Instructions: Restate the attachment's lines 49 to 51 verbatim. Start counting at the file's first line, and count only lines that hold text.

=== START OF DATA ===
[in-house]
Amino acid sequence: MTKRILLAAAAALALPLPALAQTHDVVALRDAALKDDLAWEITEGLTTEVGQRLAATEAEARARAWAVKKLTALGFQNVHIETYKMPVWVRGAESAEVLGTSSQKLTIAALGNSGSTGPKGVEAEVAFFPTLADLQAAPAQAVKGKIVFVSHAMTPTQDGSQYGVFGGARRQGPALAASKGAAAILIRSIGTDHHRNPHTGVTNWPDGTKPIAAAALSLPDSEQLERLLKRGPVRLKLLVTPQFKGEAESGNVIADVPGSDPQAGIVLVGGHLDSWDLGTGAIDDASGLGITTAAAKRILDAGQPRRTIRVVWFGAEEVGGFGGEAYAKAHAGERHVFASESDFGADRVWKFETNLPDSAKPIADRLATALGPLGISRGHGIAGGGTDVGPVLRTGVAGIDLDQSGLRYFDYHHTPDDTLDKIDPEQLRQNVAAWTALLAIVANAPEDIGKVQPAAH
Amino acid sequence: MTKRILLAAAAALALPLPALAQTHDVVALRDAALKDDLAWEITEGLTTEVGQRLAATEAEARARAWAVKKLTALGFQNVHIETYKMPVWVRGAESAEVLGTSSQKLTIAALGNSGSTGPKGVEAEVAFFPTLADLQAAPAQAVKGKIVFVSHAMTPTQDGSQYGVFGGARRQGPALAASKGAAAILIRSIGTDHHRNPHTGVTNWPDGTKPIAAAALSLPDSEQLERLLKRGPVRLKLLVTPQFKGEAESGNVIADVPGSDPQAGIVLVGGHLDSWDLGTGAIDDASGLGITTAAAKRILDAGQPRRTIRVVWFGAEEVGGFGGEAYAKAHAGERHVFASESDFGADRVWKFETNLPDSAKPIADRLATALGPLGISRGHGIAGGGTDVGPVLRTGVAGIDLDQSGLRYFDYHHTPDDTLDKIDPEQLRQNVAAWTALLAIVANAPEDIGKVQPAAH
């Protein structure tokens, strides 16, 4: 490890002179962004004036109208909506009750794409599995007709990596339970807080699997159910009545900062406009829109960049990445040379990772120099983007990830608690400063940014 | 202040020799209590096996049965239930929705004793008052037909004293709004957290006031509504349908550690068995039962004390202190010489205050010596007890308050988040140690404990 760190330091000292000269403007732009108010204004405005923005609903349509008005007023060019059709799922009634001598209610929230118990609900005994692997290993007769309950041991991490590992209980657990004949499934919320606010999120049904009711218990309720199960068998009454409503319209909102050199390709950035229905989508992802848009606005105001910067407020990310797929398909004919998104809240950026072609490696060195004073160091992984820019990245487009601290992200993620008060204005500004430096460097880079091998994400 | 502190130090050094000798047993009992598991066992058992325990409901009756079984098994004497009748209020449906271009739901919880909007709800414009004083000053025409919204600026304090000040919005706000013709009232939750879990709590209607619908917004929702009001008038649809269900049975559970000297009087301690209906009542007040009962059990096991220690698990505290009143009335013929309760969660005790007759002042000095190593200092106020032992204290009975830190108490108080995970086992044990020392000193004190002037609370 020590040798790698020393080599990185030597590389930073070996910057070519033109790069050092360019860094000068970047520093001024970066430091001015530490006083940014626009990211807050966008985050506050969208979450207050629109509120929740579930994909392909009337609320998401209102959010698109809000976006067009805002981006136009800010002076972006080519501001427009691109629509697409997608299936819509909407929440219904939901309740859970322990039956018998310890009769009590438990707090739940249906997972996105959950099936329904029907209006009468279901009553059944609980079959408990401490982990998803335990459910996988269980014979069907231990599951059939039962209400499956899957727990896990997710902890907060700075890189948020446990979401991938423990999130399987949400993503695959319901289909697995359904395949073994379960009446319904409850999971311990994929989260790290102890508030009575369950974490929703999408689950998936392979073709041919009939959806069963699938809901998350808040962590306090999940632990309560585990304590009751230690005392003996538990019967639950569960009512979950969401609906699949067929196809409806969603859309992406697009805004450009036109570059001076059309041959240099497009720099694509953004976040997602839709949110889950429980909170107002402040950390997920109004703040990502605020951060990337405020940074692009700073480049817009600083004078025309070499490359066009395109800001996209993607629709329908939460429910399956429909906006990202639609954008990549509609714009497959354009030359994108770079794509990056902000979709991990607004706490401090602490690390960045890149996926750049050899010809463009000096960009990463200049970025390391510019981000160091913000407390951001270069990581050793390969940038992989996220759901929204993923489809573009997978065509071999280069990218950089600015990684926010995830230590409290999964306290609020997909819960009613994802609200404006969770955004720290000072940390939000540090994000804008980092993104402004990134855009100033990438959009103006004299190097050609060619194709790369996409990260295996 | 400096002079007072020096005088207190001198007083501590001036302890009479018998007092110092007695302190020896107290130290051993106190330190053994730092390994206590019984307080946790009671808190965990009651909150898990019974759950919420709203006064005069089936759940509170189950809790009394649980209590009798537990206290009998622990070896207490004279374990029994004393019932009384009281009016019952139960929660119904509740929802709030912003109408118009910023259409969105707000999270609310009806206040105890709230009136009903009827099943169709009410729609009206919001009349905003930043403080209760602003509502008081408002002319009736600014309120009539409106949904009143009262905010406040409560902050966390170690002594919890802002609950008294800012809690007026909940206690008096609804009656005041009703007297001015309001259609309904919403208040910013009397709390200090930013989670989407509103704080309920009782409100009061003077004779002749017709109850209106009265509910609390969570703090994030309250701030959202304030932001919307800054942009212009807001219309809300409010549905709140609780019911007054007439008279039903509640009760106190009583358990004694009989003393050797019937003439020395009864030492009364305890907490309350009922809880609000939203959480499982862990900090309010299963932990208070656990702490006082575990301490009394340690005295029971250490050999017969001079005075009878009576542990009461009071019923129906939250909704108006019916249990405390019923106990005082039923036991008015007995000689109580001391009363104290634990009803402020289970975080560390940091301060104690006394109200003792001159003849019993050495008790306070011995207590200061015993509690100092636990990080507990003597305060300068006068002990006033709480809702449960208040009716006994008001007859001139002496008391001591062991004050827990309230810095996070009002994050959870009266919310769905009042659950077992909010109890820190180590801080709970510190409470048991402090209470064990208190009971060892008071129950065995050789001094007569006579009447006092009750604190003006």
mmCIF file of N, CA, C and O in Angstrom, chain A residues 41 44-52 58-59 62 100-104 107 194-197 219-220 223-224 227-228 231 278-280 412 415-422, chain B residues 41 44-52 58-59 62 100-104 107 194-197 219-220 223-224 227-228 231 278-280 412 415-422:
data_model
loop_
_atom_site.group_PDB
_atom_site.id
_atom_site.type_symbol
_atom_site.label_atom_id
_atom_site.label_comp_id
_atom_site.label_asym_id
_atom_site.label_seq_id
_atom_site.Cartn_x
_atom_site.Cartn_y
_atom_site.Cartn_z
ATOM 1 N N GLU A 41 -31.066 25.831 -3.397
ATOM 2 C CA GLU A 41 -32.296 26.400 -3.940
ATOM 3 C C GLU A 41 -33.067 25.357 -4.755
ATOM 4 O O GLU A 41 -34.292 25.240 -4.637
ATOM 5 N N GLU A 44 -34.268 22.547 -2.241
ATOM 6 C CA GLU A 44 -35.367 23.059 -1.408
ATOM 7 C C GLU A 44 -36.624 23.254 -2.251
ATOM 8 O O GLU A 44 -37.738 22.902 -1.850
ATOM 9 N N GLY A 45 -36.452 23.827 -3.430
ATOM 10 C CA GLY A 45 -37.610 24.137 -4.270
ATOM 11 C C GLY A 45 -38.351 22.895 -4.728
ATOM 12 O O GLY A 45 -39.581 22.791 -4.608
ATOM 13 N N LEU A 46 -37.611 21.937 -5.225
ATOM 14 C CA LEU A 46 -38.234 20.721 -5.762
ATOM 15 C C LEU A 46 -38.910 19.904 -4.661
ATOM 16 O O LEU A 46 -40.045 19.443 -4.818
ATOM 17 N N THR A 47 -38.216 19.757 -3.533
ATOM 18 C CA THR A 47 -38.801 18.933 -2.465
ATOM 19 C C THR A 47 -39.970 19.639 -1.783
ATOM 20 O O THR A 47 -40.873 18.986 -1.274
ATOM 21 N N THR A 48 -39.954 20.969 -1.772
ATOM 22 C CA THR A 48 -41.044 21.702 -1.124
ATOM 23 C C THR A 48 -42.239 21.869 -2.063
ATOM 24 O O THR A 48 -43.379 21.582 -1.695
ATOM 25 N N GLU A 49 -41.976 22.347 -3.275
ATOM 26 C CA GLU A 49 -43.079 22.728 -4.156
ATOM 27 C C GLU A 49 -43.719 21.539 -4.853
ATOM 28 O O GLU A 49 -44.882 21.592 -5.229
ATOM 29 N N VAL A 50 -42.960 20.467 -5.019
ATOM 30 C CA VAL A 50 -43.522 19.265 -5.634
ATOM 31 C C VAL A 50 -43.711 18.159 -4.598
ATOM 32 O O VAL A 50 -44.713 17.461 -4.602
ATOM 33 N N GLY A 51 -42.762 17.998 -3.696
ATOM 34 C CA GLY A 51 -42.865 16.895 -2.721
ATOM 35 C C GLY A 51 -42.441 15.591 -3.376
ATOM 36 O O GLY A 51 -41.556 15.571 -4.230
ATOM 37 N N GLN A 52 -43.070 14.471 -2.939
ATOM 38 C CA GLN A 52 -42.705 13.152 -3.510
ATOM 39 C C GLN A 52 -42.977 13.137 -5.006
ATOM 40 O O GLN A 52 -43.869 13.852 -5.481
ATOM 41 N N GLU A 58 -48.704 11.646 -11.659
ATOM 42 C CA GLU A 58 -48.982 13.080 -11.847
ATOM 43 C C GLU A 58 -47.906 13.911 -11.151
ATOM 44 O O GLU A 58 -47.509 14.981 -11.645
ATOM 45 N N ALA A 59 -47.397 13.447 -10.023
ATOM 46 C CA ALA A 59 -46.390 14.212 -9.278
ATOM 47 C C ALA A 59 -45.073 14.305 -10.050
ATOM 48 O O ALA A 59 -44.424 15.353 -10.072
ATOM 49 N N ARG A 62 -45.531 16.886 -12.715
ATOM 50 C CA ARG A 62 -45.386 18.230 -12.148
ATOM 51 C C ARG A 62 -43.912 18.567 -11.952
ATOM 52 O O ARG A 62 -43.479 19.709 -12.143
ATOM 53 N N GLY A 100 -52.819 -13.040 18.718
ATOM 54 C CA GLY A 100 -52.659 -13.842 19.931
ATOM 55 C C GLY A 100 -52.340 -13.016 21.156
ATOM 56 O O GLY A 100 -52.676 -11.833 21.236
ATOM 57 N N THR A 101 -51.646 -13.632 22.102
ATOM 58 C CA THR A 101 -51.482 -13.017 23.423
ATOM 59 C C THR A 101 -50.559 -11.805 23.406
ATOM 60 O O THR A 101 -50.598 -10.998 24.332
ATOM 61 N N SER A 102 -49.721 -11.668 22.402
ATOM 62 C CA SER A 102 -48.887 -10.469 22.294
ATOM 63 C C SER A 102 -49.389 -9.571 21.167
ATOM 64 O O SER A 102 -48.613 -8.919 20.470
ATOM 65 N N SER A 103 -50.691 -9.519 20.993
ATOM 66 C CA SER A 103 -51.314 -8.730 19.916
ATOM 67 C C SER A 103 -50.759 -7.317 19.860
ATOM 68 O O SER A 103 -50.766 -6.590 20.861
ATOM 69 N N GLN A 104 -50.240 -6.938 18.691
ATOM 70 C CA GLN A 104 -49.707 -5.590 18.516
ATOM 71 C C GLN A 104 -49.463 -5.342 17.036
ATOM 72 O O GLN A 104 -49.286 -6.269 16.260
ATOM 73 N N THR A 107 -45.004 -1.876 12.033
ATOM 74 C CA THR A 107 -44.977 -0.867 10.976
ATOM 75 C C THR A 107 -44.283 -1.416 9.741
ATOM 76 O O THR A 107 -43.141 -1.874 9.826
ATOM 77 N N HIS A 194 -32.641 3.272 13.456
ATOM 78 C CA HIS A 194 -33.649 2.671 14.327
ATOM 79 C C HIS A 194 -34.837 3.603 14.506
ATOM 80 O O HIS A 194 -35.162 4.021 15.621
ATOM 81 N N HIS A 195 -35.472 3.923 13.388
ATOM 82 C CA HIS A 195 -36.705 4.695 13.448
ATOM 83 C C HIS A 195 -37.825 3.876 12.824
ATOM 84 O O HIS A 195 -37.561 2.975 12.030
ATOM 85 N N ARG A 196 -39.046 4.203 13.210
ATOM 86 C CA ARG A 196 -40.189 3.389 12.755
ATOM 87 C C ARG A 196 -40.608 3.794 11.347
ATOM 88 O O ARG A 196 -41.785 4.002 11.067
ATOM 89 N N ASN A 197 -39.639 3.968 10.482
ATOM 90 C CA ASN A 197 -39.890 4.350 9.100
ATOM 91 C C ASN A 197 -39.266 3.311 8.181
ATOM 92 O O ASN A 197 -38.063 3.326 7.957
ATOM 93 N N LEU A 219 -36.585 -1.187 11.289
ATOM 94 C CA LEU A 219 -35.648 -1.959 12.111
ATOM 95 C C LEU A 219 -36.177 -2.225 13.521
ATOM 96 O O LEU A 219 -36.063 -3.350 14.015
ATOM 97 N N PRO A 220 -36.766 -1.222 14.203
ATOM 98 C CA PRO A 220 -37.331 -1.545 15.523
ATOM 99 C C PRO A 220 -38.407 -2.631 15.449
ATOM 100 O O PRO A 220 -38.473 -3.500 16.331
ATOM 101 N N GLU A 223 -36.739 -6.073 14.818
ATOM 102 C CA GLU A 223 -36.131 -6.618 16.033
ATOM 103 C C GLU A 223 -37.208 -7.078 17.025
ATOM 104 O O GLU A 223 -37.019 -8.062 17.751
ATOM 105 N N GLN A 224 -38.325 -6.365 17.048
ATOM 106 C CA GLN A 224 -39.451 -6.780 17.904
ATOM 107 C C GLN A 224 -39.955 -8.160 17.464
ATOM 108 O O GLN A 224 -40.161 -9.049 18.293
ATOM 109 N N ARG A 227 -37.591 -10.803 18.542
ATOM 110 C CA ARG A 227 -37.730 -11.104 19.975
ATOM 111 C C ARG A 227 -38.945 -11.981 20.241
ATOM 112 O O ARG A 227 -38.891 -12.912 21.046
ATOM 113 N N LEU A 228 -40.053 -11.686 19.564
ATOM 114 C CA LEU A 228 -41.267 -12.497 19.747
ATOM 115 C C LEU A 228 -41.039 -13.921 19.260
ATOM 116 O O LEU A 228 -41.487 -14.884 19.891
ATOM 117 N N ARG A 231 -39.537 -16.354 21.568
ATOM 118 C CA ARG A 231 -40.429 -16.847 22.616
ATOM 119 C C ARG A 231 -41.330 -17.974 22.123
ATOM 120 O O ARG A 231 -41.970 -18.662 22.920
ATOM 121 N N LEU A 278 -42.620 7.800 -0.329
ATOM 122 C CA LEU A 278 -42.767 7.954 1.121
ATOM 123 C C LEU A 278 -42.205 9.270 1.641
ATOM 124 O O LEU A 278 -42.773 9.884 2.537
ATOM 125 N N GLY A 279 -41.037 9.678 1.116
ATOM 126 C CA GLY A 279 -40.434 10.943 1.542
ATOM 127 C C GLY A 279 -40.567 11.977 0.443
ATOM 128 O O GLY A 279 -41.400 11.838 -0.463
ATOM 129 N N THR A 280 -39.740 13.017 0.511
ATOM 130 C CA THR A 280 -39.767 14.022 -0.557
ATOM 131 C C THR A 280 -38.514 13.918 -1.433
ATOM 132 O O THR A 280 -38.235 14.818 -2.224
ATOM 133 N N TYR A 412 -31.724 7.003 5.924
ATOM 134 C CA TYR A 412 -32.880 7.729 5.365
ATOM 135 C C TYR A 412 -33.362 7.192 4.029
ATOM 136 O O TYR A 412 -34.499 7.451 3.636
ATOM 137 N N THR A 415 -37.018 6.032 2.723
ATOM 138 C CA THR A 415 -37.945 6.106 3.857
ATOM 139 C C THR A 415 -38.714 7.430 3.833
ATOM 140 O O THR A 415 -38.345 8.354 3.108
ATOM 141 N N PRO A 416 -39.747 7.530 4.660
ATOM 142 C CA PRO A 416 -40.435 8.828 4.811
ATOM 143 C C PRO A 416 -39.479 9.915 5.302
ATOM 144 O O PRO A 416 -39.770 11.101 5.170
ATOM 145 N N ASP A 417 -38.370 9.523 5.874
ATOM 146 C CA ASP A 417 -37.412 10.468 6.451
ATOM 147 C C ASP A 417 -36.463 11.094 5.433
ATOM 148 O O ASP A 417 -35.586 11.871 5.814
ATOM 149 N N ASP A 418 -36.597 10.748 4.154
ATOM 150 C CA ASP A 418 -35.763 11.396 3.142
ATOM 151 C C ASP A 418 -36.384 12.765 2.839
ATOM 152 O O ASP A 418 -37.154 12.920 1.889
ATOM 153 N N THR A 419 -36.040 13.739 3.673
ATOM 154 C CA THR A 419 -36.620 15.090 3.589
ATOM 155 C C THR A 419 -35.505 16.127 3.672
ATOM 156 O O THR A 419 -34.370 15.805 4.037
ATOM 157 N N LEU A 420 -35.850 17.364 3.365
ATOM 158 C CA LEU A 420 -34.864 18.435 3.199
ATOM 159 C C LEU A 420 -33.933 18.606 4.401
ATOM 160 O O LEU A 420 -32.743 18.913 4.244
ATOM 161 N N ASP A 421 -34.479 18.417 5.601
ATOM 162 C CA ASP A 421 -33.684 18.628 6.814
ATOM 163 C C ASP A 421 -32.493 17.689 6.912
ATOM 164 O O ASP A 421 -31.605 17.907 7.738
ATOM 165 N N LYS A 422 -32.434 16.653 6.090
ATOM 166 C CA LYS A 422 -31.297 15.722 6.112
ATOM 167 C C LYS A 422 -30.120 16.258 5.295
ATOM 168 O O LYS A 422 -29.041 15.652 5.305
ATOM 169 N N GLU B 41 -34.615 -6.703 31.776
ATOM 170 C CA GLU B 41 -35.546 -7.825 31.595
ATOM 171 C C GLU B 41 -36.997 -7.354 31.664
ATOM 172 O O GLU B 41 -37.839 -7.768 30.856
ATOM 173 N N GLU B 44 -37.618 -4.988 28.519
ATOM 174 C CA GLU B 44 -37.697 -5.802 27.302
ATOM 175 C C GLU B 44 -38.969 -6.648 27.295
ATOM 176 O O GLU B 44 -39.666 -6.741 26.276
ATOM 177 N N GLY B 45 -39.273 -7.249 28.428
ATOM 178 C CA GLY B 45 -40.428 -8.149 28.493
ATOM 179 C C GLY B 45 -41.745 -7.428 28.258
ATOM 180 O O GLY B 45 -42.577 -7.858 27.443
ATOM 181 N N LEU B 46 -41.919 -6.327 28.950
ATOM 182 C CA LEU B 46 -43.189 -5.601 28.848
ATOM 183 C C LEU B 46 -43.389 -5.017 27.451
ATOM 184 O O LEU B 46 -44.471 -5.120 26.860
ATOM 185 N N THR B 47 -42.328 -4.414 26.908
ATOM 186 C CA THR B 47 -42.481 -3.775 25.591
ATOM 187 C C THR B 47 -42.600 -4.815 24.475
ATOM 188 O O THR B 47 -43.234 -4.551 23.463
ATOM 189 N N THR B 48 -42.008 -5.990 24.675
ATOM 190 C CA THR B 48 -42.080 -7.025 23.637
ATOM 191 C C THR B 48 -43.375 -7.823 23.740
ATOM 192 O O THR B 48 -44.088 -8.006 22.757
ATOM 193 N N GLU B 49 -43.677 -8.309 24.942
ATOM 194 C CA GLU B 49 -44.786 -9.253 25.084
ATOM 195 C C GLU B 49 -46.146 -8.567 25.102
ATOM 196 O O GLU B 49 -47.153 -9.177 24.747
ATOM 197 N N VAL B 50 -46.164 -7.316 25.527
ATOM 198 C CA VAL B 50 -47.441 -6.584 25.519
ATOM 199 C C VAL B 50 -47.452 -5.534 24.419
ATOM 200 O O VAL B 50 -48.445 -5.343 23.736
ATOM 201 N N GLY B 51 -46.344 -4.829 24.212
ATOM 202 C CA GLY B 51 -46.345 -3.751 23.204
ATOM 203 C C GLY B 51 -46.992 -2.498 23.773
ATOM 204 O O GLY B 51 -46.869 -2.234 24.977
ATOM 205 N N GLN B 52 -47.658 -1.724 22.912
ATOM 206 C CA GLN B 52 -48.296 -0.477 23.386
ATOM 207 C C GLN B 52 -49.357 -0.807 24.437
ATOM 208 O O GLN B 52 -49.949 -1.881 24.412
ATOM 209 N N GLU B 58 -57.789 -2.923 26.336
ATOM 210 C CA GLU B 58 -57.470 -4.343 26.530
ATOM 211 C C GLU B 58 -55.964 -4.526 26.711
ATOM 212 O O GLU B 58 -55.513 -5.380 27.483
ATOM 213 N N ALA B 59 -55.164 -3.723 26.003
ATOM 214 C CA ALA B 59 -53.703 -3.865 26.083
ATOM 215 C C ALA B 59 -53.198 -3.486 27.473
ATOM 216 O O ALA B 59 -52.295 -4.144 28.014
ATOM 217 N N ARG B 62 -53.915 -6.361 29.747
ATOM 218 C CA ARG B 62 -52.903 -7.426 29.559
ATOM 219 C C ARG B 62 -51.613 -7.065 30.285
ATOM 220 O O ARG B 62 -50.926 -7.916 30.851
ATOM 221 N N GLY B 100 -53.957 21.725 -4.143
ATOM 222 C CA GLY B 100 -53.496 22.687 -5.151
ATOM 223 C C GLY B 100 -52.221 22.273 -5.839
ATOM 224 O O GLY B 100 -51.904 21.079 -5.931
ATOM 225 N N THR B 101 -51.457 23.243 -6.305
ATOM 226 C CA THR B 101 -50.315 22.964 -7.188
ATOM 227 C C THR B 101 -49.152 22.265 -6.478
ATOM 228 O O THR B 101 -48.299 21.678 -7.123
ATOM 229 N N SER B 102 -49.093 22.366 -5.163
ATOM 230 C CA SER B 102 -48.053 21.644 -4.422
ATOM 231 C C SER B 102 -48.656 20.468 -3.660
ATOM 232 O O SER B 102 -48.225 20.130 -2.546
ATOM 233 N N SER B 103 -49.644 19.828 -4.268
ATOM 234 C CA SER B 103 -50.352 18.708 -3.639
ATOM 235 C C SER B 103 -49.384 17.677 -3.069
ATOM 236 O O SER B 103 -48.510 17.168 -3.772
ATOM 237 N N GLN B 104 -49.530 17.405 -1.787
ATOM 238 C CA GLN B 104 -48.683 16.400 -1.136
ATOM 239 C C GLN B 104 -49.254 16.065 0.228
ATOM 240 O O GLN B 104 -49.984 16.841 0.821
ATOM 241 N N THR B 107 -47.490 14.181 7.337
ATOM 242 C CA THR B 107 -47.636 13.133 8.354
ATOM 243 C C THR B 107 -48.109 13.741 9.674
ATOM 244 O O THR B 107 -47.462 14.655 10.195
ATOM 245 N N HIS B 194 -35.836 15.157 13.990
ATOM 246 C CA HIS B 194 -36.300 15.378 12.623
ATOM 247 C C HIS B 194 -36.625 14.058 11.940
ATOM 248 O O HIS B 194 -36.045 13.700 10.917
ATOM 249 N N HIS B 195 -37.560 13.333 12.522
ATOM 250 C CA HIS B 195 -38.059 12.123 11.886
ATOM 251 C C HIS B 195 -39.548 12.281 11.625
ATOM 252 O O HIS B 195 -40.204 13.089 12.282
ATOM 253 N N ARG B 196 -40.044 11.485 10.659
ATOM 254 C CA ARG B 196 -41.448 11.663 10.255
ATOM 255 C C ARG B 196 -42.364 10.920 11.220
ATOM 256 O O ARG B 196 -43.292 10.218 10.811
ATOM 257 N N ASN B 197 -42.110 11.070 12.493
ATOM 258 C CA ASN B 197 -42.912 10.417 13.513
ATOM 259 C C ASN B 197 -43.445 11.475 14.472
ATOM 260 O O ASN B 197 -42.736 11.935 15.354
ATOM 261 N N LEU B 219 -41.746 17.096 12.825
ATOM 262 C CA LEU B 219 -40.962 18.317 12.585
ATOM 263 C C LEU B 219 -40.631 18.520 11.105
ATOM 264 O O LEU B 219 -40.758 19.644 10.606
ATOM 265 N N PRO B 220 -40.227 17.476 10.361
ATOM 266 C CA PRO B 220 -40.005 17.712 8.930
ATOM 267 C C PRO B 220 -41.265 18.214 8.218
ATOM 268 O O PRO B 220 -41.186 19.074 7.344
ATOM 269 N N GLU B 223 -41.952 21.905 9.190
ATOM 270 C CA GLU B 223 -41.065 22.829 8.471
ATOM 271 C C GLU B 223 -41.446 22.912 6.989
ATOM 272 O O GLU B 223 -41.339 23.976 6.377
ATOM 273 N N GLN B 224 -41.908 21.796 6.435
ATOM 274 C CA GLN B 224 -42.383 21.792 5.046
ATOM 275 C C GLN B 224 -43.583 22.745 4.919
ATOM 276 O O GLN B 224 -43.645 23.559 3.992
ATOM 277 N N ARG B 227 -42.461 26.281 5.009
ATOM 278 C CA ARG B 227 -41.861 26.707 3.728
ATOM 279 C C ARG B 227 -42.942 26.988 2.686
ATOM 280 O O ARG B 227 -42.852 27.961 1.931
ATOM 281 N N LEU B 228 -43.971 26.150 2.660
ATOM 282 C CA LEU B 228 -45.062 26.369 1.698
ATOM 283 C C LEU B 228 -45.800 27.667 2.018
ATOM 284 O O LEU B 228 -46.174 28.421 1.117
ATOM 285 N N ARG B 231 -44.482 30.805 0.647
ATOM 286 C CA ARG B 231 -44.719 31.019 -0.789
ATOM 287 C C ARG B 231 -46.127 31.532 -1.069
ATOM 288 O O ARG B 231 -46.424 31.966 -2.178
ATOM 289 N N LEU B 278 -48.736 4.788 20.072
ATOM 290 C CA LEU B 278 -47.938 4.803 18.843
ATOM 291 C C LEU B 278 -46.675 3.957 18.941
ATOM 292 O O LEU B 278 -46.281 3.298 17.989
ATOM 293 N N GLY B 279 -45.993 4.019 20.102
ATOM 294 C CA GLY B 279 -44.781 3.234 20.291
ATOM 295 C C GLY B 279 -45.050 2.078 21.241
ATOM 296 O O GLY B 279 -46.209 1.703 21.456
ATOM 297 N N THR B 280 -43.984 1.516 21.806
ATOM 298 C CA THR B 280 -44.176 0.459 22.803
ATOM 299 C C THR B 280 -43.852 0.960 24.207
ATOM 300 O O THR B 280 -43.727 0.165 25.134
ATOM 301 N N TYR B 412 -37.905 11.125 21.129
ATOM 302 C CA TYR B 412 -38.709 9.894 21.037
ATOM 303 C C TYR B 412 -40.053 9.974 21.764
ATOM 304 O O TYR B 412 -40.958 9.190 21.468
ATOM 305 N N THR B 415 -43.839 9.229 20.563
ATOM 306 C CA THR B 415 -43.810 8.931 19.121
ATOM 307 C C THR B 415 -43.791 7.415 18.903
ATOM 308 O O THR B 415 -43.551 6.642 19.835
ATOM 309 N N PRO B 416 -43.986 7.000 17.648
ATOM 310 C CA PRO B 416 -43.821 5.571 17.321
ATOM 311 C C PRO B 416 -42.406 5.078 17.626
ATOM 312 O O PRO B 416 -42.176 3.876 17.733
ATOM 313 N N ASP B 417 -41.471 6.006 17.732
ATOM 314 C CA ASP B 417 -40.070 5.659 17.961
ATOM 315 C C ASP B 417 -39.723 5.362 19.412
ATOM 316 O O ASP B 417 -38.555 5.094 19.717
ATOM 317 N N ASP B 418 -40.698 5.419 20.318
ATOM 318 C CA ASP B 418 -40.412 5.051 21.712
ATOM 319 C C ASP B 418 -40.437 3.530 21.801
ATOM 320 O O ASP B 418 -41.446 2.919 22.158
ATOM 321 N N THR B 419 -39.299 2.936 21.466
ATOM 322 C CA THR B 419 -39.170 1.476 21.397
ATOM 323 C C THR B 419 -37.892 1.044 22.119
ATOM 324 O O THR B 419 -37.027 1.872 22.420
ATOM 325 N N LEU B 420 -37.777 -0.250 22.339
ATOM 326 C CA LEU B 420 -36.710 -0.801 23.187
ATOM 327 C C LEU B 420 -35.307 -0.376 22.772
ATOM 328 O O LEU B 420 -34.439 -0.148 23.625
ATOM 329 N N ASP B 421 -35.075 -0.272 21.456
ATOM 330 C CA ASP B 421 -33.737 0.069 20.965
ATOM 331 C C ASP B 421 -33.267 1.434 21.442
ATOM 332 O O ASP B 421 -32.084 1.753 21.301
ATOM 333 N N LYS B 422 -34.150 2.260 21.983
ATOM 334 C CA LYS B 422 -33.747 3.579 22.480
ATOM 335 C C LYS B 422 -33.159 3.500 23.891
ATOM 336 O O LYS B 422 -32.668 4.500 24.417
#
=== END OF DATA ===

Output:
ATOM 32 O O VAL A 50 -44.713 17.461 -4.602
ATOM 33 N N GLY A 51 -42.762 17.998 -3.696
ATOM 34 C CA GLY A 51 -42.865 16.895 -2.721